You have to love what just went down at Central Washington University. Administrators offered a demonstration of college-and-university-level thinking when they figured out a way to raise tuition, even though a tuition freeze is in effect.
Then angry legislators jumped up and down and made a few screeching noises, and that was the end of that. The smart guys lost. But the even smarter ones won, and it represents a most-welcome sea-change in the Legislature’s thinking.More
Democrats in the state House and Senate are asking Gov. Jay Inslee to veto a portion of the state budget, even though nearly all voted for the budget.
They seek to preserve funding for the Life Sciences Discovery Fund, a public-private partnership which has used money from the tobacco settlement to seed research. The final budget agreement cut $9.8 million from the fund, a compromise down from the Senate’s earlier proposal to drain $34 million and effectively close it entirely.
In a letter to Inslee, 17 Democrats and one Republican (retiring state Rep. Mike Hope of Lake Stevens, who voted no on the budget) rightly argue the Life Sciences Discovery Fund has shown a strong return on investment.
Funded by Tobacco Settlement money, LSDF has produced a nearly 8:1 return on Washington’s investment, including over $396 million in additional funding and more than $67 million in health-care cost savings.
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Across the globe, an unlikely pairing is cropping up. Private investment capital is being tapped by cash-strapped public human services agencies to boost prevention programs. If the prevention programs produce cost-savings, investors get a cut.
This “pay for performance” model, also called social impact bonds, is cutting-edge stuff, still theoretical. It was pioneered in the U.K. in 2010 to cut criminal recidivism at the Peterborough Prison. Although that data isn’t in yet, it has, as a Los Angeles Times editorial last week described, “become the talk of the financial and nonprofit worlds, and now governments, nonprofits and financiers are clamoring for a piece of the social impact bond action.”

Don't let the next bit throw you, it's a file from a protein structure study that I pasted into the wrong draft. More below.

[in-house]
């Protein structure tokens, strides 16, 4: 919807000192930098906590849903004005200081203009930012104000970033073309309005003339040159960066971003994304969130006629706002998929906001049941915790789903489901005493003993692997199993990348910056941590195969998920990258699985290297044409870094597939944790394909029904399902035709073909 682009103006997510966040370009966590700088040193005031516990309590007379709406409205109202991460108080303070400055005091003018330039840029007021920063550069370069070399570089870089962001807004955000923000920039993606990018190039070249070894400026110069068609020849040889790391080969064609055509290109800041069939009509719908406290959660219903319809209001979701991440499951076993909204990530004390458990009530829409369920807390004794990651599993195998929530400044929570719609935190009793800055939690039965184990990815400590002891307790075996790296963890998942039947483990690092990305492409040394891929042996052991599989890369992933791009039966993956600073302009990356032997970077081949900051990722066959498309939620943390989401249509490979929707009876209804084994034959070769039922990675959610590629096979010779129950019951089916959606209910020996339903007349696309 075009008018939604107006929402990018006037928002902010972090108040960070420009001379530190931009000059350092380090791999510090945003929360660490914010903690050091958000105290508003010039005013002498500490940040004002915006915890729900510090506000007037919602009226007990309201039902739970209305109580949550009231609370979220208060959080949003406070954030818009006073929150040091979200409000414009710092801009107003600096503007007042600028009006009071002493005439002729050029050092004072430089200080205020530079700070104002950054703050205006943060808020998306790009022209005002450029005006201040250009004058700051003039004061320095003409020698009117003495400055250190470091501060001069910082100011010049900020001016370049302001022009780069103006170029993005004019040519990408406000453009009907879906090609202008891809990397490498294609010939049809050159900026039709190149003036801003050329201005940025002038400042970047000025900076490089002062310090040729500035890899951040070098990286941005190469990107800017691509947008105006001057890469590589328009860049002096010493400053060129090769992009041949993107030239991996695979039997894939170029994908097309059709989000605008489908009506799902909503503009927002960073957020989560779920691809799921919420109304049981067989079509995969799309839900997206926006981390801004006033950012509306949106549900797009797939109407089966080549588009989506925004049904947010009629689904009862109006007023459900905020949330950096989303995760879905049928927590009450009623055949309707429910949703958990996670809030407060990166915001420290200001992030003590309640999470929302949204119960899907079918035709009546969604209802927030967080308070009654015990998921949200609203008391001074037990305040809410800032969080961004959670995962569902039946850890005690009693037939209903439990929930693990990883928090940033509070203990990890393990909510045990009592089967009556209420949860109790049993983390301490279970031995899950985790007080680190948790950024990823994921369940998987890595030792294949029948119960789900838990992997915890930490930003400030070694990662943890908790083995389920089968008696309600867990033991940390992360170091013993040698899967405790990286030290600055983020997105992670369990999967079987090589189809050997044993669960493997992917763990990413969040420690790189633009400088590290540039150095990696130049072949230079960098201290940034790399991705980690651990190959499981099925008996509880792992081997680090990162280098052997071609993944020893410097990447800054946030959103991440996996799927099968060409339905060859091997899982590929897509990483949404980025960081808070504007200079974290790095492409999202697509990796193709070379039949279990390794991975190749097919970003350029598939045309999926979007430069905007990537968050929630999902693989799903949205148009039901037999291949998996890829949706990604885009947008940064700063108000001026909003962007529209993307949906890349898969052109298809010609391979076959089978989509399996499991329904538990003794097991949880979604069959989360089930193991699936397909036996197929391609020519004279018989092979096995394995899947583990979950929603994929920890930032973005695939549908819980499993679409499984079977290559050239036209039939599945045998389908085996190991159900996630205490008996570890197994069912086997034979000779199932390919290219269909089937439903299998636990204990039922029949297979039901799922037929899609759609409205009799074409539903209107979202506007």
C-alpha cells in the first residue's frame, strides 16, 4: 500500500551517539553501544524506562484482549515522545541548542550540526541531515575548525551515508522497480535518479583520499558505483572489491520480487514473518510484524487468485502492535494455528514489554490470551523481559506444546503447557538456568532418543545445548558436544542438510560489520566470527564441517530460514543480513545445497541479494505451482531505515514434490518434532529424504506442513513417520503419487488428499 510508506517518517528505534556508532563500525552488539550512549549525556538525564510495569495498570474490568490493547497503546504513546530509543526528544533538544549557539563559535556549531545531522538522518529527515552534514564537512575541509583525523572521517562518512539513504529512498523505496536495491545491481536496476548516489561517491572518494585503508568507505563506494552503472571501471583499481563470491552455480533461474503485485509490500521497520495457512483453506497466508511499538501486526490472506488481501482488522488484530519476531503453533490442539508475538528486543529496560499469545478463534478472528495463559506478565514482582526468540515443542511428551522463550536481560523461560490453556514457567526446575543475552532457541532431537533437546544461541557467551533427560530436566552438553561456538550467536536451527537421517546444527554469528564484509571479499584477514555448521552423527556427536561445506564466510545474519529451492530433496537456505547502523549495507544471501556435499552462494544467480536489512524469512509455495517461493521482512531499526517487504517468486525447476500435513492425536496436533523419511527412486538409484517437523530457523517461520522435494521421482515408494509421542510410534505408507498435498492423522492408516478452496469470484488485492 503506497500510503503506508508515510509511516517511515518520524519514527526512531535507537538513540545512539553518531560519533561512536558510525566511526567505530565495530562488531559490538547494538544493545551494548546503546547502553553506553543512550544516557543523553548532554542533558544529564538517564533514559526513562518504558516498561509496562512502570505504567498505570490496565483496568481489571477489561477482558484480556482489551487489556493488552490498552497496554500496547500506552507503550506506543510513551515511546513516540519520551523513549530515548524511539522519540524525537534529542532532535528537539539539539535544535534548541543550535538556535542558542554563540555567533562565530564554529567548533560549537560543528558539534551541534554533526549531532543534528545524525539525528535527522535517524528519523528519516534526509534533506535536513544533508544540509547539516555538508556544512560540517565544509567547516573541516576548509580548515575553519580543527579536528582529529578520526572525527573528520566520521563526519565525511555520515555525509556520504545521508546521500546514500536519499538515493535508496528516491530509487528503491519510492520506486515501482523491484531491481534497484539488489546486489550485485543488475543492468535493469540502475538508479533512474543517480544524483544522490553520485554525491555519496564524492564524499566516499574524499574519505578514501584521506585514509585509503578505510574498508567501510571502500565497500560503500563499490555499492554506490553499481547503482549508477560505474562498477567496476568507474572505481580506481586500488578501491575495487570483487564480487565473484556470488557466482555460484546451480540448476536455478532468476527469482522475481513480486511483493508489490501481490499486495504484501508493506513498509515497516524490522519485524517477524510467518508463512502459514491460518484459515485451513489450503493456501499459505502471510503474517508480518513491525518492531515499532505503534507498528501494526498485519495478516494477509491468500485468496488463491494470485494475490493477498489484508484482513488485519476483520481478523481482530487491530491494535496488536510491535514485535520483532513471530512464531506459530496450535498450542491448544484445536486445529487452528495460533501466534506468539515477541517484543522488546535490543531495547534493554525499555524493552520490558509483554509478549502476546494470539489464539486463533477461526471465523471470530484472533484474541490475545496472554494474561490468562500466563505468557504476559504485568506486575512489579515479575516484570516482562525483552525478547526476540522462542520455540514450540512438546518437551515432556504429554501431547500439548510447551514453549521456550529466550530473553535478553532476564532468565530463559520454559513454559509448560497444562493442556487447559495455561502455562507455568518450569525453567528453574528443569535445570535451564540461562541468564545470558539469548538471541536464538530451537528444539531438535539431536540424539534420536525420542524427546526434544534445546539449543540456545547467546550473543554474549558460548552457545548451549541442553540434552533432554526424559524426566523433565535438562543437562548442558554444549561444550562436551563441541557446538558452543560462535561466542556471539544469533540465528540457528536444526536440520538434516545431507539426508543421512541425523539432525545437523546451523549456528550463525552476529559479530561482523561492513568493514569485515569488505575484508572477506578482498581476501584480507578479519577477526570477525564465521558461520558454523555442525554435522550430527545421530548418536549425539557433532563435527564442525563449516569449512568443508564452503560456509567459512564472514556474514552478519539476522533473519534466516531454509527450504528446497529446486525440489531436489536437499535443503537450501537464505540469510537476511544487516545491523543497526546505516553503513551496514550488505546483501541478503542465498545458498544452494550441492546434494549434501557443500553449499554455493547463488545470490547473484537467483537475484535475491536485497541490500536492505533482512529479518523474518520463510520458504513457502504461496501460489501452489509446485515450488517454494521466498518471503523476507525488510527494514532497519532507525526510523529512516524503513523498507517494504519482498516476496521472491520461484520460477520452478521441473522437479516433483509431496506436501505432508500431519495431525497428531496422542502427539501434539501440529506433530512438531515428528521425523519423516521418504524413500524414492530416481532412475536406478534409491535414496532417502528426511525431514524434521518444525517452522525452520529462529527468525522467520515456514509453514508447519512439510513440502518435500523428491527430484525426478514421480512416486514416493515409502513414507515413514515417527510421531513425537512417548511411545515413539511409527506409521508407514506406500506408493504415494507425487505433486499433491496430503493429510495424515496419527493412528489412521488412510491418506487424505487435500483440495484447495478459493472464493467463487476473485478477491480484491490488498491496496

New York is trying it to reduce recidivism for Rikers Island inmates. Massachusetts is trying to save money on emergency care by providing housing for the chronically homeless. Utah and Santa Clara, Calif., also have projects.
It now may be on the way to Washington state.More
On Thursday, U.S. Sen. Patty Murray, D-Wash., introduced the IN-STATE for Dreamers Act of 2014, a measure that would provide states more money to help low-income kids pay for college tuition, regardless of their citizenship status. As The Seattle Times’ Kyung Song reports in this news story, Murray suggests paying for the $750 million cost by increasing student visas fees for international students.
If Congress agrees to pass Murray’s bill, the money would certainly help students in her home state. Look at the chart below, which shows how many of the state’s lowest-income students over the years have been served or turned away by the State Need Grant program.
Washington state could qualify for federal funding because it provides in-state tuition rates to all students, including the undocumented. So let’s encourage Congress to pass Murray’s legislation.
The timing is interesting because in Olympia, the state Legislature is considering the Washington State Dream Act, which would allow undocumented students to apply for the State Need Grant program. The Seattle Times editorial board published an editorial Friday supporting the effort, which sailed through the House within hours of the session’s start on Monday. HB 1817 is currently stuck in the Senate Higher Education Committee. Chairwoman Barbara Bailey, R-Oak Harbor, should give it a hearing and advance it to the floor.More